First and foremost is that it has not been pasteurised or fine filtered. We want the honey in our jars to be just as natural as it is when the bees produce it in their hives. Pasteurisation is done using high temperatures (often 63 degrees C or more), and fine-filtering removes much of the pollen and other small bits naturally found in honey. These processes significantly damage the flavour and beneficial properties of the honey, and we want to make sure our products are as healthy, natural, and tasty as possible. Any honey you see without the word 'raw' on the label will have been processed in these ways and possibly others.
We also only use honey from individual beekeepers. Most of the honeys you see in the supermarkets will have been produced by many different beekeepers in many different places (EU and non-EU), then blended together in a facility to ensure a very consistent end product. All our honeys are unblended and come from individual beekeepers with their own hives and bees.
To ensure the best quality honey possible, we will only ever carry completely unpasteurised, only coarse-filtered, completely raw honey - the way honey should be.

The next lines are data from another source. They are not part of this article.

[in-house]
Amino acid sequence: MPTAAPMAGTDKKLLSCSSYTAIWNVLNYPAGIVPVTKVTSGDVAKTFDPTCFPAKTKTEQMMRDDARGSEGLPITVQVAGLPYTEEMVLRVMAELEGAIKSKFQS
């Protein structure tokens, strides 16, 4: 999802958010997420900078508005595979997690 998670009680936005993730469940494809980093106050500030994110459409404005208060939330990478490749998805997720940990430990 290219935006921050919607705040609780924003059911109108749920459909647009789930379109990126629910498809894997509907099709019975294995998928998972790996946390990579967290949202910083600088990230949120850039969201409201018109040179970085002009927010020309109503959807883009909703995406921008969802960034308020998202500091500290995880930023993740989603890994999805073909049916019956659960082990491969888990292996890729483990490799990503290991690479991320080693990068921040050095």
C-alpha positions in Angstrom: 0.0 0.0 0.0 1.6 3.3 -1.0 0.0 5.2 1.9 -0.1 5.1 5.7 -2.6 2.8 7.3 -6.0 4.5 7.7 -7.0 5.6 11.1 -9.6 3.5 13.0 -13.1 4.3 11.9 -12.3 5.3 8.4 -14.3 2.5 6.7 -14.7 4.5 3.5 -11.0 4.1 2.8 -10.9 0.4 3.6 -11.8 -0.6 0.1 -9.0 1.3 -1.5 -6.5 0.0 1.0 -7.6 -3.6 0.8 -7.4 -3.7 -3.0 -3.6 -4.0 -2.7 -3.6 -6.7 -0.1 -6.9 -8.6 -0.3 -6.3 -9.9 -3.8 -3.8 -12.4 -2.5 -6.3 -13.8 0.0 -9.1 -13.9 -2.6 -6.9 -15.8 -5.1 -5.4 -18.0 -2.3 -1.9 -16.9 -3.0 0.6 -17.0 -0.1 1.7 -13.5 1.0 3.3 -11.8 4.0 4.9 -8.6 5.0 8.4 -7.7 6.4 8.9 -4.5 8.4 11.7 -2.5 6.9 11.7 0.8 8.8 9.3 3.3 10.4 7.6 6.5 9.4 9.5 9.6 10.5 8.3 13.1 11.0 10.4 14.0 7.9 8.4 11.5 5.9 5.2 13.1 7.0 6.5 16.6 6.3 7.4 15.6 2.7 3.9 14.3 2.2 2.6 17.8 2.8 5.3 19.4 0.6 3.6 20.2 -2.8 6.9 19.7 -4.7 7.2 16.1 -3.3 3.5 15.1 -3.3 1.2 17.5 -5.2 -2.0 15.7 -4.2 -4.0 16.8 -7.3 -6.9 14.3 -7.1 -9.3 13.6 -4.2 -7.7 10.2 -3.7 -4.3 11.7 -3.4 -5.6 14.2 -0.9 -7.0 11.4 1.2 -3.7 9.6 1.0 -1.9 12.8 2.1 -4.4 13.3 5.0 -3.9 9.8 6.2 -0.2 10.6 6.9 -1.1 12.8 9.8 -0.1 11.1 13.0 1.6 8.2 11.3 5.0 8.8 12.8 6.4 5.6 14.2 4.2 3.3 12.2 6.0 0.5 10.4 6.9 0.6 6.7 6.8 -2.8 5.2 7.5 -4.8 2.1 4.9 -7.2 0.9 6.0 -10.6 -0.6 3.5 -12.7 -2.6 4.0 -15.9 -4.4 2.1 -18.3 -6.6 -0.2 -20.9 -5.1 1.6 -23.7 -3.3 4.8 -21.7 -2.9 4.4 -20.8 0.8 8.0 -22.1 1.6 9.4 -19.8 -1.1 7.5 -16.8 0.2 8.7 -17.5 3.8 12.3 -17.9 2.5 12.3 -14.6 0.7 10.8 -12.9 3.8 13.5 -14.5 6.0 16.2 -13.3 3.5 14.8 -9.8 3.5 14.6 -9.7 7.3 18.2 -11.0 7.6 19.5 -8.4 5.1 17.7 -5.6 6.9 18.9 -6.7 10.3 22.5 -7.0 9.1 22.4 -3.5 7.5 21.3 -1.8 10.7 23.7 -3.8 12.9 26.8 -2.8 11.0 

Why are some products labeled 'organic' and others are not? What is the difference between 'organic' and 'raw'?
While all of our honeys are raw, some are also 'organic'. This means the beekeeper has had a third-party certifier inspect their hives, processes, and the land around the hives for sources of contamination. The process can take three years to go through and is quite expensive, which means not all of our beekeepers have gone through the certification. That said, all our beekeepers use natural, traditional processes without the use of harmful pesticides, and all place their hives in remote areas far from sources of pollution. They also all have periodic testing of their honeys done to be sure there are no problems.
We consider all our products to be pure and completely natural.
Do your beekeepers feed sugar to their bees?